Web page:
Originally, I had Myr Galvanizer in this slot before this beauty was spoiled on Friday. This thing is just crazy. I love the flavor of this giant ball of Myrs careening through the battlefield, jettisoning some guys who couldn’t hold on (i.e. creating tokens when ETB’ing), and picking up more guys en route to some death and destruction (the tap while attacking ability). It’s awesome. It has the best art I’ve seen on a Magic card in a long time. The Myr tribal deck will probably be terrible, but it could easily steal some games on the back of this card (which won’t come down on seven, considering that most of the Myrs tap for mana), the uncommon lord, and Tempered Steel. Plus, there’s a bit of a nostalgia factor here, as the Battlesphere “combo kill” (wherein you attack with every Myr save a Galvanizer, and in response to the Battlesphere’s pump going on the stack, you untap everything and pump the Battlesphere, including with the Battlesphere itself) is heavily reminiscent of an old Vs System deck that abused Roy Harper with Teen Titans Go and Press the Attack for similar results. Simply awesome.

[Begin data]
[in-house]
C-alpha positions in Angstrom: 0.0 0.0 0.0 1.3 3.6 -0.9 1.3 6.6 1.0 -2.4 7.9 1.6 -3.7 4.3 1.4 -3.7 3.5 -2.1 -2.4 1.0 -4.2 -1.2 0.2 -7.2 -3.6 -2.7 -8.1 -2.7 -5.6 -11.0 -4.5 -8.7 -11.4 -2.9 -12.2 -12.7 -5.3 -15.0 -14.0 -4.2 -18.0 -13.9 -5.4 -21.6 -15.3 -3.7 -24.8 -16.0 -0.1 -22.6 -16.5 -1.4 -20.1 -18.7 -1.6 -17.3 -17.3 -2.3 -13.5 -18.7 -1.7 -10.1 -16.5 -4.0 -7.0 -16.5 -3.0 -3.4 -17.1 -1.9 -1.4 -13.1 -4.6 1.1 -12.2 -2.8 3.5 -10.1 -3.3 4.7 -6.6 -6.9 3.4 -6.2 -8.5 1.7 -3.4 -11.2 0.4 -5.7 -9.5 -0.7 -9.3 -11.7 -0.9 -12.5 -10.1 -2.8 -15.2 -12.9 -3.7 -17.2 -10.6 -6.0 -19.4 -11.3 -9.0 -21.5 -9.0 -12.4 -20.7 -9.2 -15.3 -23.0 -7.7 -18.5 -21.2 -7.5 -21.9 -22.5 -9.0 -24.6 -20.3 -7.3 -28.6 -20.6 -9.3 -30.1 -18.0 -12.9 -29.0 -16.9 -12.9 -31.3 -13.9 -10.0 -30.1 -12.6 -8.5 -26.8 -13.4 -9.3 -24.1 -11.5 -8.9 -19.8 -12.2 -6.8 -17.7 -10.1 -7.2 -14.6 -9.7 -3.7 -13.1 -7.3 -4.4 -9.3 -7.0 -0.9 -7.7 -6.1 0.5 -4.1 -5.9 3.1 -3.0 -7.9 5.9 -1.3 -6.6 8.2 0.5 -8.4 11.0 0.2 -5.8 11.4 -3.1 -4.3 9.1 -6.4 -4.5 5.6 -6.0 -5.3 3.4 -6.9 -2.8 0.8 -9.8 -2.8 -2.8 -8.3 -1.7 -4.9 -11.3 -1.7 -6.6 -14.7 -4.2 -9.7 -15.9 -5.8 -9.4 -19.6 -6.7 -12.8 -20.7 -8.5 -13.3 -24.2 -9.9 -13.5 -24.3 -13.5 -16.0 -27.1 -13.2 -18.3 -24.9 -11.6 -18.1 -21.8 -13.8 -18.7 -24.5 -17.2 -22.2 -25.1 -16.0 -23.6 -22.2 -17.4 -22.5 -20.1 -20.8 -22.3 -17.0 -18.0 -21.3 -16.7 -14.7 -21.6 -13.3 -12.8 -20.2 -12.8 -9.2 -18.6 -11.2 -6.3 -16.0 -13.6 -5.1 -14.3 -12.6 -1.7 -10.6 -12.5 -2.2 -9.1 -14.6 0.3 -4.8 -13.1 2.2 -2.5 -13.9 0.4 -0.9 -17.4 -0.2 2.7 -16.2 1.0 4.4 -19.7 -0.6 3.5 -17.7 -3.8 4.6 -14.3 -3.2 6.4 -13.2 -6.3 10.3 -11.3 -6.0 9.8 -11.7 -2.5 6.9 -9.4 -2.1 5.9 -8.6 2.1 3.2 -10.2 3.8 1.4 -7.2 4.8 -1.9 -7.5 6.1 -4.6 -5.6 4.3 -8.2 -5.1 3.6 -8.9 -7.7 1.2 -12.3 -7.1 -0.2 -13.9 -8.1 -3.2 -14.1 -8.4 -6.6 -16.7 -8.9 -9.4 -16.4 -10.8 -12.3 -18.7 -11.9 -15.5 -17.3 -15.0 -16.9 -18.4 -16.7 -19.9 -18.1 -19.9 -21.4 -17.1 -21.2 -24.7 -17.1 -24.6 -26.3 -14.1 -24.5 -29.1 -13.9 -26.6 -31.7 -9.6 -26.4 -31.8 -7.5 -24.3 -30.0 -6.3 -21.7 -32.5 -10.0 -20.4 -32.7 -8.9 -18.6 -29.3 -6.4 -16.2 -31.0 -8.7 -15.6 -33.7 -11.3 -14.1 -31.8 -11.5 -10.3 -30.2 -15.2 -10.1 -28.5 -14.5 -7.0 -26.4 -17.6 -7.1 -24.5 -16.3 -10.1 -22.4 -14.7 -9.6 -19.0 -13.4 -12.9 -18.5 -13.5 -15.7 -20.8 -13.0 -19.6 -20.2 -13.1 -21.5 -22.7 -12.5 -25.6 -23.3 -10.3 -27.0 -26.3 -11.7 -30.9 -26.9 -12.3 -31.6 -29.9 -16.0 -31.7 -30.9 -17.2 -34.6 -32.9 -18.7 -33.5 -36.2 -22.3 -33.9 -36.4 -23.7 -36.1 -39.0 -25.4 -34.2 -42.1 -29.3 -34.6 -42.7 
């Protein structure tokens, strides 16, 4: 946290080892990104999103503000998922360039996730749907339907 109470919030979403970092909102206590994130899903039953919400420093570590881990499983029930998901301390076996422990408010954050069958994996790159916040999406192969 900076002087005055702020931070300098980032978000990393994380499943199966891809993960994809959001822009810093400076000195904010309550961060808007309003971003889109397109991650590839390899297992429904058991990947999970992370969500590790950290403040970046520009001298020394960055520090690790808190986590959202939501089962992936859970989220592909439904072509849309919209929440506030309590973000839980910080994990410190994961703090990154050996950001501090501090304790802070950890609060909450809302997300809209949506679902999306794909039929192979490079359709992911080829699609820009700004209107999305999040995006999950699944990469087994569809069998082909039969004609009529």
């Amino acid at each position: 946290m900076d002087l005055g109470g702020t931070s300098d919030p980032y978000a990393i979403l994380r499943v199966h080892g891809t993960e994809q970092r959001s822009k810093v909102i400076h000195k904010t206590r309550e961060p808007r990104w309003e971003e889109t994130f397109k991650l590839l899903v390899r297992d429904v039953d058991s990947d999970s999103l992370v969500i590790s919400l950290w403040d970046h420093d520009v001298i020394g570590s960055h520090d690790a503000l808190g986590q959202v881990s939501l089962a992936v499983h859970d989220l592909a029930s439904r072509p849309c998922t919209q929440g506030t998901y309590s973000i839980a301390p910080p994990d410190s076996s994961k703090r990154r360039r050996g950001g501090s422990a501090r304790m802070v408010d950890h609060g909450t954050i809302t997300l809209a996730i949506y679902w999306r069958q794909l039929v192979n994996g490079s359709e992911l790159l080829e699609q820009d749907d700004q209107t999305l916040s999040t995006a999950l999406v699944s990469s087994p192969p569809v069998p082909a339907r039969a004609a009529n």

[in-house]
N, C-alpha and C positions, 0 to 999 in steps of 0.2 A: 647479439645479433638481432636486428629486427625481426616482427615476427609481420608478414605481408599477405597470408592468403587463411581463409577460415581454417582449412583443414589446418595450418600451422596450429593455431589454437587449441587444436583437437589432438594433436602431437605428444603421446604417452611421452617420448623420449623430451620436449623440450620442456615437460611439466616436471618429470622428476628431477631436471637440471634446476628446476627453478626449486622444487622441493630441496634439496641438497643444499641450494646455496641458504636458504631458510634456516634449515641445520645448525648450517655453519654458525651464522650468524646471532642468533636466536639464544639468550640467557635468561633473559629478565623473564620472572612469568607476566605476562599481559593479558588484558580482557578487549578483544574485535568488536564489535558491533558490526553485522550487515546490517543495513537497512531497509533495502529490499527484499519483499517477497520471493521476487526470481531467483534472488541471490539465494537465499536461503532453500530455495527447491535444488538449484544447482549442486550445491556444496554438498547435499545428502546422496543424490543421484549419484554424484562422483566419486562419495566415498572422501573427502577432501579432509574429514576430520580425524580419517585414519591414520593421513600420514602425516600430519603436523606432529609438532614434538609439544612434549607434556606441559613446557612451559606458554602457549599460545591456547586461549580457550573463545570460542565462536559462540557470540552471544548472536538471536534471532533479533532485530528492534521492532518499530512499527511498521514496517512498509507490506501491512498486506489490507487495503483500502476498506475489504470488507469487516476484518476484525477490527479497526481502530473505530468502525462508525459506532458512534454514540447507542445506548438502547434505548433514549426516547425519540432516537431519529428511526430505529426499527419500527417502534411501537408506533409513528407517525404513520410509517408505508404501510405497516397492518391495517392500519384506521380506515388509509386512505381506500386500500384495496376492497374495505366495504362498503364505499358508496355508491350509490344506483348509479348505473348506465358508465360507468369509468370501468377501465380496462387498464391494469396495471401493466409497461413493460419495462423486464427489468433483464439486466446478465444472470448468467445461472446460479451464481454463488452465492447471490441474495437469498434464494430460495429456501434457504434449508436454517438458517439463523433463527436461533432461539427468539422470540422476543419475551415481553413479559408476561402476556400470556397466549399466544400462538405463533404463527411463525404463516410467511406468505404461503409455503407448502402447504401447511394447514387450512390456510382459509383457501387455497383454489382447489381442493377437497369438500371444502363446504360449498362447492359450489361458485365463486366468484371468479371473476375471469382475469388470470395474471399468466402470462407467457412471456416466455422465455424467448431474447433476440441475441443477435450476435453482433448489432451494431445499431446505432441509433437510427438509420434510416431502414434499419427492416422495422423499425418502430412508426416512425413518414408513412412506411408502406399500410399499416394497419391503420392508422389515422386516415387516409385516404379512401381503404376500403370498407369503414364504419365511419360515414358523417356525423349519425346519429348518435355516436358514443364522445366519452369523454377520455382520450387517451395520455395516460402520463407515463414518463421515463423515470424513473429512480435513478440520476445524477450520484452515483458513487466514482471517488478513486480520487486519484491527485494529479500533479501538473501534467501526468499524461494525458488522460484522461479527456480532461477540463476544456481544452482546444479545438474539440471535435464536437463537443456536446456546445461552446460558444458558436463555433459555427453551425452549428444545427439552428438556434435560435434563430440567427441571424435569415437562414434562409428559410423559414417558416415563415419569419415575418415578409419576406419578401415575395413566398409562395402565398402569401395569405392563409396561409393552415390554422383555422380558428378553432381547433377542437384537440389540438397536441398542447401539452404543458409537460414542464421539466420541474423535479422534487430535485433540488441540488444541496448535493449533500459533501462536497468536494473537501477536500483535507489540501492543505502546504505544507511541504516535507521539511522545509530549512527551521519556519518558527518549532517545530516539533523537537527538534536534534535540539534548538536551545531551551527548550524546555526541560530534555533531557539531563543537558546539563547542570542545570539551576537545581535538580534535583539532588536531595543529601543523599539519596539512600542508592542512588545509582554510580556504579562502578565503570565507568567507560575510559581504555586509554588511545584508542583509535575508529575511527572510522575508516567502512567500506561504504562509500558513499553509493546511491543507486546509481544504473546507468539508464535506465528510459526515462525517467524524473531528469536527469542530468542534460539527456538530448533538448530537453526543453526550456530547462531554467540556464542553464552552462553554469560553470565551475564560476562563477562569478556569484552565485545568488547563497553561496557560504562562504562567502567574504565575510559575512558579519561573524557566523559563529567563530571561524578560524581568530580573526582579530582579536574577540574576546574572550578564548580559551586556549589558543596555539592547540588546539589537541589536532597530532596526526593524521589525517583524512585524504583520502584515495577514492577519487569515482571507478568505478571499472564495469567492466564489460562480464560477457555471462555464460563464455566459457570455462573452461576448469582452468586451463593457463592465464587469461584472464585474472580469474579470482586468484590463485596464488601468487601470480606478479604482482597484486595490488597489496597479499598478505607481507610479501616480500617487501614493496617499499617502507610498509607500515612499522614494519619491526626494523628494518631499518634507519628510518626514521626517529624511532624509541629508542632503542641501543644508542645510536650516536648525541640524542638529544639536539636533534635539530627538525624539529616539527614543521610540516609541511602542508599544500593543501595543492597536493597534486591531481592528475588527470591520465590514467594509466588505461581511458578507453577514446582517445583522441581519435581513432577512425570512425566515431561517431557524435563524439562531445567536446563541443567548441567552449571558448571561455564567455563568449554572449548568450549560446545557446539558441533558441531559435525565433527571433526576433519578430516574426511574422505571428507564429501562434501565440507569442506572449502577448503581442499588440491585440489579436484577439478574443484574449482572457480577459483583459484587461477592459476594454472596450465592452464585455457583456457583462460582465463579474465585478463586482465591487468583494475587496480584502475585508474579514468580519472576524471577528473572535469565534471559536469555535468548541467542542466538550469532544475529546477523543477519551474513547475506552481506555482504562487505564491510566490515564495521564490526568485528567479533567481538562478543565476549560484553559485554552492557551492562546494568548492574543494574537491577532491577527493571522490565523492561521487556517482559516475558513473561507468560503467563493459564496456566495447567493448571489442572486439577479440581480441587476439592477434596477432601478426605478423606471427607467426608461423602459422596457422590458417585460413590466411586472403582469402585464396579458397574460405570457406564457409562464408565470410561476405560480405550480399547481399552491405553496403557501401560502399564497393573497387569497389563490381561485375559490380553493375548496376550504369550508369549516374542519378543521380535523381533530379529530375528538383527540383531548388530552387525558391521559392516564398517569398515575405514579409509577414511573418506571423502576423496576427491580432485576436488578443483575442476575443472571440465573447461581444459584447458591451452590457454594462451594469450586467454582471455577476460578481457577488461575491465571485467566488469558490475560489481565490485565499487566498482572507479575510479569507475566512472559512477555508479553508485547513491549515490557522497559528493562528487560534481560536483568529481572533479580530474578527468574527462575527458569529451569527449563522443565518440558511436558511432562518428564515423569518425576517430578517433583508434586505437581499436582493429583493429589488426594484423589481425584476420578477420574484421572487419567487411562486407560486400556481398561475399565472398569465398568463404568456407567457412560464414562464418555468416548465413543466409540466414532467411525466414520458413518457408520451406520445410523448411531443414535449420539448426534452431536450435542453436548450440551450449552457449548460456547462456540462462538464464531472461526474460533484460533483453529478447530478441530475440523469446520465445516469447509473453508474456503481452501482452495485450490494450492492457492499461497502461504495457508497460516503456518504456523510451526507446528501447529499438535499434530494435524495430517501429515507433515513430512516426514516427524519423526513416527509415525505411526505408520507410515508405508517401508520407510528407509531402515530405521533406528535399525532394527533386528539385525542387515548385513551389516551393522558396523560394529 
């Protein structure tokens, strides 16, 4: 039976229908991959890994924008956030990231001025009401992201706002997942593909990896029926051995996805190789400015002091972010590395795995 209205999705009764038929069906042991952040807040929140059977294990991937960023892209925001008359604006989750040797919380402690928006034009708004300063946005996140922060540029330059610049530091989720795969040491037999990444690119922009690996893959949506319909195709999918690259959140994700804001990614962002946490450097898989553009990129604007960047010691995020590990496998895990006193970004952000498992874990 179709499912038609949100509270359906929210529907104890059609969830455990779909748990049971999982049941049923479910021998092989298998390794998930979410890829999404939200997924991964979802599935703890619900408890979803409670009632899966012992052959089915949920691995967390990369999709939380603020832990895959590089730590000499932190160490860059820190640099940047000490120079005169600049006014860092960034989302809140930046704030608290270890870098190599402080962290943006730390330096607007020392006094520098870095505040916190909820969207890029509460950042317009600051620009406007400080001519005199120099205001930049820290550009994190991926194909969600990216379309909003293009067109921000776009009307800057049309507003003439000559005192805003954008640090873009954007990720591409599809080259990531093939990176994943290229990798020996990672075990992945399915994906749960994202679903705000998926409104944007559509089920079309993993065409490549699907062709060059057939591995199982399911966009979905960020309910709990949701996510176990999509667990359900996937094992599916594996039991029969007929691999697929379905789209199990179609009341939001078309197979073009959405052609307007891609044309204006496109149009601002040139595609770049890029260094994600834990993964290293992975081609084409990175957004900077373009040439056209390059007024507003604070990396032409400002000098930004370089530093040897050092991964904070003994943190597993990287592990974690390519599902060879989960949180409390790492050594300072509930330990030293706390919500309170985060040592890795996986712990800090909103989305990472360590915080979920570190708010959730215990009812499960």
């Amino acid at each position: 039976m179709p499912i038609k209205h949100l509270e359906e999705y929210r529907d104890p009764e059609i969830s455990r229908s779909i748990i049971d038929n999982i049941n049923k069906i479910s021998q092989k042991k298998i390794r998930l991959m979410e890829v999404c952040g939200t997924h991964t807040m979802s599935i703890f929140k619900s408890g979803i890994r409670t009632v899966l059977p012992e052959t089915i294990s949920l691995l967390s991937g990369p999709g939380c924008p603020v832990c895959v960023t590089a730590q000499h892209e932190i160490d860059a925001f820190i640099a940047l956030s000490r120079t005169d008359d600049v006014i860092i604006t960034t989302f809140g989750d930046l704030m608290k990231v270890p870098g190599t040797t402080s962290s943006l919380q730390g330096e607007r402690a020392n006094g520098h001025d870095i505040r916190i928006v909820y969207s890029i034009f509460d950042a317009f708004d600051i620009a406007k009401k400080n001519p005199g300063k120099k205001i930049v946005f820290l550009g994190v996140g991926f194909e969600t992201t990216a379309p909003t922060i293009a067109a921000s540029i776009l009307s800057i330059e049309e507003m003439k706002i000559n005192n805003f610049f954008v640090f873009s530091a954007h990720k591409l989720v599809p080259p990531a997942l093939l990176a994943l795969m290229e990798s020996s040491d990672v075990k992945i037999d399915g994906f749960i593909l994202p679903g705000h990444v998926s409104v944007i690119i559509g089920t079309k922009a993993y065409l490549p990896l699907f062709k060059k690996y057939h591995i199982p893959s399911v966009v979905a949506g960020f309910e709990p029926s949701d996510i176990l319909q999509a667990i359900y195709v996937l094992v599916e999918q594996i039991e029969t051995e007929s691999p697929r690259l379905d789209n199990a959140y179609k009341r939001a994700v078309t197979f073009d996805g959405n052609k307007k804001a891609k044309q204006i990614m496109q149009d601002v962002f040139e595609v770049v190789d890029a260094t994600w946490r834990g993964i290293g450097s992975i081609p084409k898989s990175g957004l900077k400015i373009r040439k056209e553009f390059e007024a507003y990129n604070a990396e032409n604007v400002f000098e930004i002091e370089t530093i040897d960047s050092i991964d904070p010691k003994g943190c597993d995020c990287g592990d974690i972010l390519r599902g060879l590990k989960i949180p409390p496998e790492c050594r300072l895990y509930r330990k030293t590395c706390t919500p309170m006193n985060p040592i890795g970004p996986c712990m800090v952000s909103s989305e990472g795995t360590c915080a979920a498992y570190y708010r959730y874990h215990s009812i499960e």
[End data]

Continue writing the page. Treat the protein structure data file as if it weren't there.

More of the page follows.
5. Mox Opal
The idea of a new Mox concerned me, as it probably concerned many. Mox Diamond and Chrome Mox, the “fixed” moxen both required you to lose a card in your hand to get the acceleration. This was a fine choice, and both cards were somewhat tempered in their usefulness, but still saw a ton of play. Mox Opal seems like the best mox yet from the perspective of being fair. The smartest idea from the get go was making it legendary. In all of the various random things I brewed up in my head, just the simplicity of making it legendary never occurred to me. It’s a simple and elegant way to guarantee that it never gets entirely out of hand. The actual mechanics of the card, the need to have two other artifacts in order for the Opal to go along its merry Mox Diamond-y way, is more than fair. It’s possible that there are enough artifacts in various decks for it to see play in many formats without necessarily being a lock or super abusable in any of them. My guess is that we’ll see it most often as a singleton being fished out of a deck by Trinket Mage (see below), which is fine, because then you’re looking at a turn two or three accelerant that probably won’t even be able to tap for mana until four. It’ll do a nice job of fixing mana and offering slight acceleration without breaking the curve. I wanted to single out Mox Opal because I think it’s a fantastic design that embodies the spirit of being a mox while retaining the integrity of the game. Bravo, WOTC.